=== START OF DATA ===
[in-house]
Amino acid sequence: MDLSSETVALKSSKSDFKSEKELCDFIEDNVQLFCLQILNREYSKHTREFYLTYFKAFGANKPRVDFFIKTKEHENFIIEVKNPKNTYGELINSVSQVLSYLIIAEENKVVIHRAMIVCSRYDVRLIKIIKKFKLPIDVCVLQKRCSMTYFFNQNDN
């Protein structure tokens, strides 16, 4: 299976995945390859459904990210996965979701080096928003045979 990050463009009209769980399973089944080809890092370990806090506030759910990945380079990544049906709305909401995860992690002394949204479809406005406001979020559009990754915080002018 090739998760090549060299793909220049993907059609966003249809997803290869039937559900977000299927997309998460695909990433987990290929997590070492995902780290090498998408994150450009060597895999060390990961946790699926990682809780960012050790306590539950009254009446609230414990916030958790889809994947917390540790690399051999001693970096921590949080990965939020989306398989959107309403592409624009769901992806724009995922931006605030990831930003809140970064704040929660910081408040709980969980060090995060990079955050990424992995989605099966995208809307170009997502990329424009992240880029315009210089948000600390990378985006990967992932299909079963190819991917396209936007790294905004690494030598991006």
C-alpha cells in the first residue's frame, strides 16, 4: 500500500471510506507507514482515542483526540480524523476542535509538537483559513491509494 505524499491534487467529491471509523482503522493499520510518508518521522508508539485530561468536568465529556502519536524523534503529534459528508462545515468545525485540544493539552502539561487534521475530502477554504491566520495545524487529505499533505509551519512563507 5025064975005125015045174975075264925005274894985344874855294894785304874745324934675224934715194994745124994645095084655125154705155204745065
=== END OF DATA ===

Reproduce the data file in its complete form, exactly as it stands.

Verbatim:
[in-house]
Amino acid sequence: MDLSSETVALKSSKSDFKSEKELCDFIEDNVQLFCLQILNREYSKHTREFYLTYFKAFGANKPRVDFFIKTKEHENFIIEVKNPKNTYGELINSVSQVLSYLIIAEENKVVIHRAMIVCSRYDVRLIKIIKKFKLPIDVCVLQKRCSMTYFFNQNDN
């Protein structure tokens, strides 16, 4: 299976995945390859459904990210996965979701080096928003045979 990050463009009209769980399973089944080809890092370990806090506030759910990945380079990544049906709305909401995860992690002394949204479809406005406001979020559009990754915080002018 090739998760090549060299793909220049993907059609966003249809997803290869039937559900977000299927997309998460695909990433987990290929997590070492995902780290090498998408994150450009060597895999060390990961946790699926990682809780960012050790306590539950009254009446609230414990916030958790889809994947917390540790690399051999001693970096921590949080990965939020989306398989959107309403592409624009769901992806724009995922931006605030990831930003809140970064704040929660910081408040709980969980060090995060990079955050990424992995989605099966995208809307170009997502990329424009992240880029315009210089948000600390990378985006990967992932299909079963190819991917396209936007790294905004690494030598991006």
C-alpha cells in the first residue's frame, strides 16, 4: 500500500471510506507507514482515542483526540480524523476542535509538537483559513491509494 505524499491534487467529491471509523482503522493499520510518508518521522508508539485530561468536568465529556502519536524523534503529534459528508462545515468545525485540544493539552502539561487534521475530502477554504491566520495545524487529505499533505509551519512563507 5025064975005125015045174975075264925005274894985344874855294894785304874745324934675224934715194994745124994645095084655125154705155204745065